Sherri Papini May have Lied About Her Kidnapping But Research Shows Most Women Tell the Truth about Sexual Assault

News broke recently that Redding’s Sherri Papini, who went missing for 22 days in 2016, is accused of faking her kidnapping, repeatedly lying about it to investigators, and taking over $30,000 in victim compensation for a crime that never occurred. Those allegations, if true, make Papini an outlier in a sea of research that documents women’s high risk of assault, their hesitancy to report it, and how often they tell the truth.

This story mentions research that includes brief descriptions of physical assault and repeated references to sexual violence. Read with care.

In 2016 Sherri Papini, a young Redding mother of two, went missing, her disappearance capturing the attention of the Shasta County community and then the nation. When she turned up 22 days later on a California roadside in Yolo County, bruised and battered, claiming to have been kidnapped and held against her will, her story fed into the community’s worst fears about the risks women face of being kidnapped, sexually assaulted, and trafficked.

Now, more than five years later, new allegations have come out. That Papini faked her kidnapping to stay with her ex-boyfriend in Southern California. That she repeatedly lied about her claims to local and federal investigators. And that she collected victim compensation totaling more than $30,000. Those charges, if upheld in court, could result in up to twenty-five years in jail and up to $500,000 in fines.

Papini’s narrative led to perceptions that she was kidnapped for human trafficking. She also told investigators her alleged captors were “two Hispanic women,” adding a distinctly harmful racial element to her story. That detail endangered Latina women in predominantly white Shasta County, where community members provided tips of “suspicious-looking” Latina females over the years since Papini’s disappearance, according to a federal affidavit. 

In Shasta County, the news of her arrest has unleashed a wave of emotions including surprise, dismay, anger, and desires for retribution in those impacted by her disappearance. For some of those who feared for their safety or spent time or money aiding in her search, the news of the alleged hoax has left them frustrated at Papini, and themselves, for being fooled by her story.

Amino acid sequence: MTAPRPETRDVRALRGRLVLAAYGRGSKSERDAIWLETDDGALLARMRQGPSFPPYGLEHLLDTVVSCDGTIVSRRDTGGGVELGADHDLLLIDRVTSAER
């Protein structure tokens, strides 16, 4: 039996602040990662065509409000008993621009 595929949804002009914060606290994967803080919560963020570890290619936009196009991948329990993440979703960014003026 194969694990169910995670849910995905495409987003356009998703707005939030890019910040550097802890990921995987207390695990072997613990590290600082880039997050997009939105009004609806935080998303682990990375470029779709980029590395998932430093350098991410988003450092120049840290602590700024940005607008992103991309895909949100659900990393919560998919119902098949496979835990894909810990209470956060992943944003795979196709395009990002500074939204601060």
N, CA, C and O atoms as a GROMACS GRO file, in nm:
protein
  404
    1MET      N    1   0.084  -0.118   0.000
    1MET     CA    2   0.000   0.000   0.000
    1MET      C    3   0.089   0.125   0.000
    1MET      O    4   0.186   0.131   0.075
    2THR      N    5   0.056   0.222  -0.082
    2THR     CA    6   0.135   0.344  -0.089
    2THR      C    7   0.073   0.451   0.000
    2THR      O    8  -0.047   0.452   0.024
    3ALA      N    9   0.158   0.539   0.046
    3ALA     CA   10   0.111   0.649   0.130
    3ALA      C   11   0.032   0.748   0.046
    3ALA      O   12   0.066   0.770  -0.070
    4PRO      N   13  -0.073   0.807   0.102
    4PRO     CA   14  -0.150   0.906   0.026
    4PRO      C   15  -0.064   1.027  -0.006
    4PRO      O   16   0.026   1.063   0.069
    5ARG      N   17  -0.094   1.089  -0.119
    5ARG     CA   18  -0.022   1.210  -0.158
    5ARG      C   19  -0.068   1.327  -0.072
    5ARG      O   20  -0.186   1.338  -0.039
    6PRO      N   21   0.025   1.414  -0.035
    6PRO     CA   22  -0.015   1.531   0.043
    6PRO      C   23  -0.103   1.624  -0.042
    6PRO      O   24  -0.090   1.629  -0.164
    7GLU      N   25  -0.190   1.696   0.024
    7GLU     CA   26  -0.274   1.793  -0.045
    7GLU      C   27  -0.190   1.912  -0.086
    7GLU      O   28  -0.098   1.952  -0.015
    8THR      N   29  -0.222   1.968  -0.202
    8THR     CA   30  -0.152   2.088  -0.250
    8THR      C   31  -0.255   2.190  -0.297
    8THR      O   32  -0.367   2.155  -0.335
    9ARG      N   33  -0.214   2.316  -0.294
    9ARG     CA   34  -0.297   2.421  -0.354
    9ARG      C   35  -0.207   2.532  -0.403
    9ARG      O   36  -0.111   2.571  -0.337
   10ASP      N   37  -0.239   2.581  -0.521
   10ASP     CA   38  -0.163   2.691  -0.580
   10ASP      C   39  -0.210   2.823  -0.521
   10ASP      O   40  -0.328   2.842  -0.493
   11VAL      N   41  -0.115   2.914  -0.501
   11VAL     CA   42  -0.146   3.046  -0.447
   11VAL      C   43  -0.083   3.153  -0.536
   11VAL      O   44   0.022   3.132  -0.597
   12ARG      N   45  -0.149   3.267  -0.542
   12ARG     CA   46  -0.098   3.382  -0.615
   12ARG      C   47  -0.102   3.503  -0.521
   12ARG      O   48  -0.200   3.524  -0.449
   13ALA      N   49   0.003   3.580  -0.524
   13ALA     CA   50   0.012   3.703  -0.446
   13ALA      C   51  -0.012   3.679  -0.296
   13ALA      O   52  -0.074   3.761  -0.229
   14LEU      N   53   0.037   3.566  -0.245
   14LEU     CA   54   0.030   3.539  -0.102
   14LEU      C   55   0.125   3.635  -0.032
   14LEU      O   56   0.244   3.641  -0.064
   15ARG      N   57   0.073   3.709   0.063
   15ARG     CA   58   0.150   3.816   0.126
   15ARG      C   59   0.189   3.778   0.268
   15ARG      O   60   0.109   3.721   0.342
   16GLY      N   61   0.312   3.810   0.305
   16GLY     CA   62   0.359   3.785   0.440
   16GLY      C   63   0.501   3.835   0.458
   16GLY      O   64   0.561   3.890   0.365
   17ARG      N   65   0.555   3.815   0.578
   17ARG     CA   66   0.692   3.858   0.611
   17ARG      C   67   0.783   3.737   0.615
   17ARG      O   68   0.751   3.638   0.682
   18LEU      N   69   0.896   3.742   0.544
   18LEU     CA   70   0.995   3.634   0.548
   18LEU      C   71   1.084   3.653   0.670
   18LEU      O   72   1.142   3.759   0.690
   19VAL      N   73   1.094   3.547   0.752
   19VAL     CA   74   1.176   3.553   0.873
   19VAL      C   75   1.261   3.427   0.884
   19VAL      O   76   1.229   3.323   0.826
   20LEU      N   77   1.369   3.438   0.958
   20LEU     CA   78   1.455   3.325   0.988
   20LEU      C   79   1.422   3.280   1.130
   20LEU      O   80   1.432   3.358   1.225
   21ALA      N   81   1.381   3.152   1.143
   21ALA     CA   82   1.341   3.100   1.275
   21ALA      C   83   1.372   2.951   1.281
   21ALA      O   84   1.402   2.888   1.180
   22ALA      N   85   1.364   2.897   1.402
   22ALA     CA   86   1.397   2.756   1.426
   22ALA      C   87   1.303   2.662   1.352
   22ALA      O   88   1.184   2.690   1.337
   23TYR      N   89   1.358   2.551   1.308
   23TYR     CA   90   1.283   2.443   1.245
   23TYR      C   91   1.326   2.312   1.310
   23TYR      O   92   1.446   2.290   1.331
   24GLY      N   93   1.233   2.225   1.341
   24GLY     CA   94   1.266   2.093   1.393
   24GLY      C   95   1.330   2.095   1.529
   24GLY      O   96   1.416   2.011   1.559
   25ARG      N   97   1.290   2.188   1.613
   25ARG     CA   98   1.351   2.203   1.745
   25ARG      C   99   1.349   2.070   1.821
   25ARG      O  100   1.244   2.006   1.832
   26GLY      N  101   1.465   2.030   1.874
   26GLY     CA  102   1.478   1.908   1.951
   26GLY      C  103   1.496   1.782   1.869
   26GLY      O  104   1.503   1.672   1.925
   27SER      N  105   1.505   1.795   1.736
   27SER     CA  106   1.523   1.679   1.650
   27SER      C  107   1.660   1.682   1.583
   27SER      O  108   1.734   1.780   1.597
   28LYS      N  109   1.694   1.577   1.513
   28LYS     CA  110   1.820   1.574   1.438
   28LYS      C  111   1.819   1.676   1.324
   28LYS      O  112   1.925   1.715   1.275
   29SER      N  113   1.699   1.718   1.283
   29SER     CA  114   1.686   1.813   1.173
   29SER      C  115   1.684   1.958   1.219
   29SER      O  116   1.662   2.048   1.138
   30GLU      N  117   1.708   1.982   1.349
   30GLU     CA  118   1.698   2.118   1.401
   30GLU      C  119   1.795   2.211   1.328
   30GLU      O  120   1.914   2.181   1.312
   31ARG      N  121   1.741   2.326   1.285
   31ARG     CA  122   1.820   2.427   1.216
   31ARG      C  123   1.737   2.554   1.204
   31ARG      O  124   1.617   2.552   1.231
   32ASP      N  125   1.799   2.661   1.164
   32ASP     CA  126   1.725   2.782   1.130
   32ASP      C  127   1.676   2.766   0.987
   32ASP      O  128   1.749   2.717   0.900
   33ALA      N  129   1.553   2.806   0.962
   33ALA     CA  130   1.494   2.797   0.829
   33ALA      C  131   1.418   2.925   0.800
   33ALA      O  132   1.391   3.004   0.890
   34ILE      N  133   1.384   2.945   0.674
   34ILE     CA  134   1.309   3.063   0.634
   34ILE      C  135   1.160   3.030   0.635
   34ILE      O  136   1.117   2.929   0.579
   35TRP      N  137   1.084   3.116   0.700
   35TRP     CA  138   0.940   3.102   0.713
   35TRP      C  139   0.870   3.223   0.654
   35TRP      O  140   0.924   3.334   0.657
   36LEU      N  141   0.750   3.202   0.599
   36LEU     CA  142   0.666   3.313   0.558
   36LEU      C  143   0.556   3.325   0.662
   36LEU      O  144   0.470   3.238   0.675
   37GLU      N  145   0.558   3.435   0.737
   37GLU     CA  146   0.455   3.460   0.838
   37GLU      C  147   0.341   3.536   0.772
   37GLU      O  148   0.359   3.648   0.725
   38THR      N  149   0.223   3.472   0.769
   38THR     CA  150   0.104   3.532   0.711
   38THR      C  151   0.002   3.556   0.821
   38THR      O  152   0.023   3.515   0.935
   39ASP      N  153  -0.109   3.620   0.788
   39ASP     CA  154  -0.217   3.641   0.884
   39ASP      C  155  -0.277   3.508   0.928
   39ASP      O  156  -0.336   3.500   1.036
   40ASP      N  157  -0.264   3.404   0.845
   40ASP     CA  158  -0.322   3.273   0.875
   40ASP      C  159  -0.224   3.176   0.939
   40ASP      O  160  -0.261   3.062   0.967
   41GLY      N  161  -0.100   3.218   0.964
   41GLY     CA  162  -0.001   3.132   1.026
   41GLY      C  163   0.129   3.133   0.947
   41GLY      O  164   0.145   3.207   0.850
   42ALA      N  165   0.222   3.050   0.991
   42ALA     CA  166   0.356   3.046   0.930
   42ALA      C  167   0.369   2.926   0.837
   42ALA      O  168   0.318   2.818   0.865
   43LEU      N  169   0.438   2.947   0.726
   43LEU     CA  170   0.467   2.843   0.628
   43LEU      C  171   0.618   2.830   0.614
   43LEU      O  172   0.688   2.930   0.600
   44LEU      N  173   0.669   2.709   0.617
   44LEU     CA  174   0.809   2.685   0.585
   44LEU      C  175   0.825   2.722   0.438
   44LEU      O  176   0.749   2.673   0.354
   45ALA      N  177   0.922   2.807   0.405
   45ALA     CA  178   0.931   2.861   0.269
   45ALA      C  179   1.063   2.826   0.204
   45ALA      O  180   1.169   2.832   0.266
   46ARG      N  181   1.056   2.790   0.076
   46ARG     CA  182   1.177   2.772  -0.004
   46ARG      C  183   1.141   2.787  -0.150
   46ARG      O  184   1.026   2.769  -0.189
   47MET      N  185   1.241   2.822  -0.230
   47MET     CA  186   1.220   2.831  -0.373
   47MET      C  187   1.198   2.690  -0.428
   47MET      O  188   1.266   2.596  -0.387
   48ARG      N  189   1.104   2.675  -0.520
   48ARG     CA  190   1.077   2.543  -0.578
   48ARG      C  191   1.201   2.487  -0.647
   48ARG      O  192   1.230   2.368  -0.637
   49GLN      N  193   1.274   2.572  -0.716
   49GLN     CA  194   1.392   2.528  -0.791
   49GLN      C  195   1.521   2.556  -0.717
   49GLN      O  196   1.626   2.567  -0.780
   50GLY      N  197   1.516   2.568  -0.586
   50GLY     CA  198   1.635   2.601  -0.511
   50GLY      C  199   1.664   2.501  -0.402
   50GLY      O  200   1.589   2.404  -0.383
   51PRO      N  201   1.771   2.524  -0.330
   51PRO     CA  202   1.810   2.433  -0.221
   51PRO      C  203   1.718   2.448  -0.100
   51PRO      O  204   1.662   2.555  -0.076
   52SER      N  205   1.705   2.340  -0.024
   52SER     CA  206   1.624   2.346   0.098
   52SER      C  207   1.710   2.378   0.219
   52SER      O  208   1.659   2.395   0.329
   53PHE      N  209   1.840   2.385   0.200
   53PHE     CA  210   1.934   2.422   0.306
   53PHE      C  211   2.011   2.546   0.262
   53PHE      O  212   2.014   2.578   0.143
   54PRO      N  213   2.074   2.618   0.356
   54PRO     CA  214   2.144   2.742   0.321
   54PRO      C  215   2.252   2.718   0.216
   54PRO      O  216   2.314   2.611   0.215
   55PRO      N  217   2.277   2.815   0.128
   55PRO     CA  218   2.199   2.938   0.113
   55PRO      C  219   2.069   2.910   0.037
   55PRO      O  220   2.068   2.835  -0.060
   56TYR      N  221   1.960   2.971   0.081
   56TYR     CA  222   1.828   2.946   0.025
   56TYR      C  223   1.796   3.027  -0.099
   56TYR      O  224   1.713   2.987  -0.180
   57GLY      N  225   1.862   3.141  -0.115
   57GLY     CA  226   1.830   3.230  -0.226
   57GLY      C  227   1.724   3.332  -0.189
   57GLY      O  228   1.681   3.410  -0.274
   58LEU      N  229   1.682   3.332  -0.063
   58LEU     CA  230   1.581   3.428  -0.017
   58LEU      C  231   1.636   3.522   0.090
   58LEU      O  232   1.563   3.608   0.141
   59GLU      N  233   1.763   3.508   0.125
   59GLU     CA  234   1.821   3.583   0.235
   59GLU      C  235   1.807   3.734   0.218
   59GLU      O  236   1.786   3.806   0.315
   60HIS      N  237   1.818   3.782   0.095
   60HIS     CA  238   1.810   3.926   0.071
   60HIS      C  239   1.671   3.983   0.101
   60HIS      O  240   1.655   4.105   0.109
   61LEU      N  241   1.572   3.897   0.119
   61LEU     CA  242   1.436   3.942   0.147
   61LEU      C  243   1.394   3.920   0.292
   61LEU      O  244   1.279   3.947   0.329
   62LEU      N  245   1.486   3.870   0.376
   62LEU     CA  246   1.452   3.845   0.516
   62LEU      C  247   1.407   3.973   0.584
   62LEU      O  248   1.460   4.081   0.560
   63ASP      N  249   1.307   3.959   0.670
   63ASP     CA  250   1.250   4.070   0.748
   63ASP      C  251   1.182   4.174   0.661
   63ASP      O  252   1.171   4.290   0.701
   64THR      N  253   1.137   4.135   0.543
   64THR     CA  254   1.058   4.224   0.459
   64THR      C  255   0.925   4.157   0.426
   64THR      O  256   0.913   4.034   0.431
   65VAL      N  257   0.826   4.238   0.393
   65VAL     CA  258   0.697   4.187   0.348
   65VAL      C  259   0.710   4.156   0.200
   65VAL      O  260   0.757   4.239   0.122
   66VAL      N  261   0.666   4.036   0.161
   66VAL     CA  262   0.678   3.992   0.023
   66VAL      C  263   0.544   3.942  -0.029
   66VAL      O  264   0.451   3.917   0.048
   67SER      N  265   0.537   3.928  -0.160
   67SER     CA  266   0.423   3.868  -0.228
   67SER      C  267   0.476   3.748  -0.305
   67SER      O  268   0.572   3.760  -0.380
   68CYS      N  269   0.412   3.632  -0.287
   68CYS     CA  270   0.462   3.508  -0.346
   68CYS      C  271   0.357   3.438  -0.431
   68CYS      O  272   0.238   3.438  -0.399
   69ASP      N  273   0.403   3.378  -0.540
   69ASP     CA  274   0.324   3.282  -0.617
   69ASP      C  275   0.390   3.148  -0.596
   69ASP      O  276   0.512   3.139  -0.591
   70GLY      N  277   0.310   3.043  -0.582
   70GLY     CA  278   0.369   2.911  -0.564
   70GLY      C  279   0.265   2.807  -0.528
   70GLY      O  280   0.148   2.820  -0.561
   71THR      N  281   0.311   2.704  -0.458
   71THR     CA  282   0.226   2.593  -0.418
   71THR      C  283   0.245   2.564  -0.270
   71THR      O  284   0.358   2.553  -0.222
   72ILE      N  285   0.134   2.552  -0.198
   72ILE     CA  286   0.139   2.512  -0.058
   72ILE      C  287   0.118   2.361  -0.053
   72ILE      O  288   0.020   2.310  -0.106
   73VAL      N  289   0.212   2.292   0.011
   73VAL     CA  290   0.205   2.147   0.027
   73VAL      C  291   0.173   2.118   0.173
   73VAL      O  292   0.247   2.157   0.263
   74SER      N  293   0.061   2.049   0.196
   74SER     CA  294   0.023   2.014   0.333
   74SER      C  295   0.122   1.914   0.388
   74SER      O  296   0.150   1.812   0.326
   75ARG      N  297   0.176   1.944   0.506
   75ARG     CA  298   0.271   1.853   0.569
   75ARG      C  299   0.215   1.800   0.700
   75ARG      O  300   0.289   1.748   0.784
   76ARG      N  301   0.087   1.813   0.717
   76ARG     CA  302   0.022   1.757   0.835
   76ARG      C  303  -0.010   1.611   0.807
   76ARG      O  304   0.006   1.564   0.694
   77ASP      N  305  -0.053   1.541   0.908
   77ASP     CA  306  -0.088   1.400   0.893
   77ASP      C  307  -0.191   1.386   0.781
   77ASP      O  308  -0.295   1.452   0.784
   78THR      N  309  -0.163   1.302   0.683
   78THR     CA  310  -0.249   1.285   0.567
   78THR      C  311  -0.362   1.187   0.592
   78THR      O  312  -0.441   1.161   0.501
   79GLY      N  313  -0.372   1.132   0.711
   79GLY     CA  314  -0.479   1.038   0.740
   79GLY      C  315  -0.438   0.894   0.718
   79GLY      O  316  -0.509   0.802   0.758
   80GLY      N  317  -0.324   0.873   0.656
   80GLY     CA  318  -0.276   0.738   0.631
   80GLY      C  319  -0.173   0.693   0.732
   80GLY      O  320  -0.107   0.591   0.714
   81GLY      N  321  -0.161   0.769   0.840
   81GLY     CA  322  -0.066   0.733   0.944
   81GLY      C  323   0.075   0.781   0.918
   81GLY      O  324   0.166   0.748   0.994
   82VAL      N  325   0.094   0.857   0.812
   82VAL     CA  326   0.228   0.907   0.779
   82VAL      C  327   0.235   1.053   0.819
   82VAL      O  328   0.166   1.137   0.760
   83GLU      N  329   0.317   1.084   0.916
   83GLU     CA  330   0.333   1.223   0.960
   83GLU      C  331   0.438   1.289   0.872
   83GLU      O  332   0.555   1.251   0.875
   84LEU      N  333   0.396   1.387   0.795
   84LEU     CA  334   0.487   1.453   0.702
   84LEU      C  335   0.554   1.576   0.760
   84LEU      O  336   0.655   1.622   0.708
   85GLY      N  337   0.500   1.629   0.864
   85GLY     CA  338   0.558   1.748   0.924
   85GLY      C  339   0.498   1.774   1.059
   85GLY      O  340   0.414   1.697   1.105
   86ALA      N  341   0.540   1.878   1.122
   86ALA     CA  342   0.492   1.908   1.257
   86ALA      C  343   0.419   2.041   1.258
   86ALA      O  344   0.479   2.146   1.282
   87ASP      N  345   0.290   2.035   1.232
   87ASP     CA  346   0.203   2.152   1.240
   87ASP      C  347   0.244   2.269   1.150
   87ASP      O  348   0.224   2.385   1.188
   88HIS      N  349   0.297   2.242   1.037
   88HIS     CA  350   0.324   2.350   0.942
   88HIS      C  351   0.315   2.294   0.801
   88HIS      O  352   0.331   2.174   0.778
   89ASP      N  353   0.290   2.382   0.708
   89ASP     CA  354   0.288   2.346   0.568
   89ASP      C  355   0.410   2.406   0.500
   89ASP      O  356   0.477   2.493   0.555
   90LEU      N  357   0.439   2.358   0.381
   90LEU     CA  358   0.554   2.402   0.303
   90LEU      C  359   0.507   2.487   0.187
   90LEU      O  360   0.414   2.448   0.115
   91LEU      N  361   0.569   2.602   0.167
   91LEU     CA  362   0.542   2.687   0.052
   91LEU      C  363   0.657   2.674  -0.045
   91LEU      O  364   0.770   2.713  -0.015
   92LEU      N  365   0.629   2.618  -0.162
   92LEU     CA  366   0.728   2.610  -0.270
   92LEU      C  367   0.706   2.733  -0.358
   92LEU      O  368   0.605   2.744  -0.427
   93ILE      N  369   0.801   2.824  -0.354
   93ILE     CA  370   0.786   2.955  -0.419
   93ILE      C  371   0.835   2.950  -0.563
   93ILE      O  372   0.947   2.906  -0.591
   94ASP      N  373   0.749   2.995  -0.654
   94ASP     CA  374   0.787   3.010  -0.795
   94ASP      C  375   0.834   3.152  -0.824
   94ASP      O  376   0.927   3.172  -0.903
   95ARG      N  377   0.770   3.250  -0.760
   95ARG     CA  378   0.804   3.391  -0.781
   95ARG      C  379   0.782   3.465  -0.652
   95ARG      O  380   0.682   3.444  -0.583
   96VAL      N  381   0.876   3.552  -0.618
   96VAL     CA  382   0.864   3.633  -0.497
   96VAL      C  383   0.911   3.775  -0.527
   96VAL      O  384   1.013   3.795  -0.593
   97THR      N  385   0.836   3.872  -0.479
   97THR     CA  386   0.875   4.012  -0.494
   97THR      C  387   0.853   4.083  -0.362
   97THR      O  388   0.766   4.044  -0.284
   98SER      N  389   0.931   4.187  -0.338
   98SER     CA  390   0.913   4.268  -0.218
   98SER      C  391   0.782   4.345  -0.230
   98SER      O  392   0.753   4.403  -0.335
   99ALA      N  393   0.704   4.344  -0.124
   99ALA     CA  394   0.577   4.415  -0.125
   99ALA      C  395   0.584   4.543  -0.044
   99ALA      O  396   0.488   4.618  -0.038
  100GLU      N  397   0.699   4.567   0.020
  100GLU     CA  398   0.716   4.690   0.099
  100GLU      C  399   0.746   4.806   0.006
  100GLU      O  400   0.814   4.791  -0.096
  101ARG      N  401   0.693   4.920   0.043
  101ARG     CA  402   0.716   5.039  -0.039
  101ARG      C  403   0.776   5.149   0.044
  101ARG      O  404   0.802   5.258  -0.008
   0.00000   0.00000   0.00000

Those reactions could impact women’s ability to be believed, local advocates for women say. 

Here’s what you should know about the dangers women face and how important it is to believe their reports of harm. 

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Women Face Enormous Risks to Personal Safety

While kidnappings by strangers are uncommon, many women will experience domestic violence, rape and other forms of sexual assault.  The National Coalition Against Domestic Violence says 1 in 4 women will experience severe physical violence such as burning, beating or strangling from an intimate partner. And research documented by the National Sexual Violence Resource Center (NSVRC) indicates an estimated 1 in 6 American women will be the victim of an attempted or completed rape in their lifetime. 

Less severe forms of sexual assault and sexual harassment are even more common

Women are Most at Risk from Those They Know

While societal fears fed by the media and entertainment industries reinforce stereotypes about the risk of random rapes and abductions, more than half of sexual assaults against women occur in or near their own home and 8/10 are perpetrated by someone who already knows them well. 

Statistically, women are most likely to be assaulted while going about their daily lives, including while sleeping, working around the home, running errands, or while at work or school. 

While the Majority of Women Never Report Their Sexual Assault to the Police, Those Who Do Overwhelmingly Tell the Truth

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Over half a million Americans are sexually assaulted every year. The vast majority identify as female. Only about 30% of these assaults are reported to the police and of those that are, research shows only between 2-10% are false. Statistically, it’s far more likely that women will fail to report sexual assault at all (70/100 women) than that they will lie about it (approximately 6/100 women.)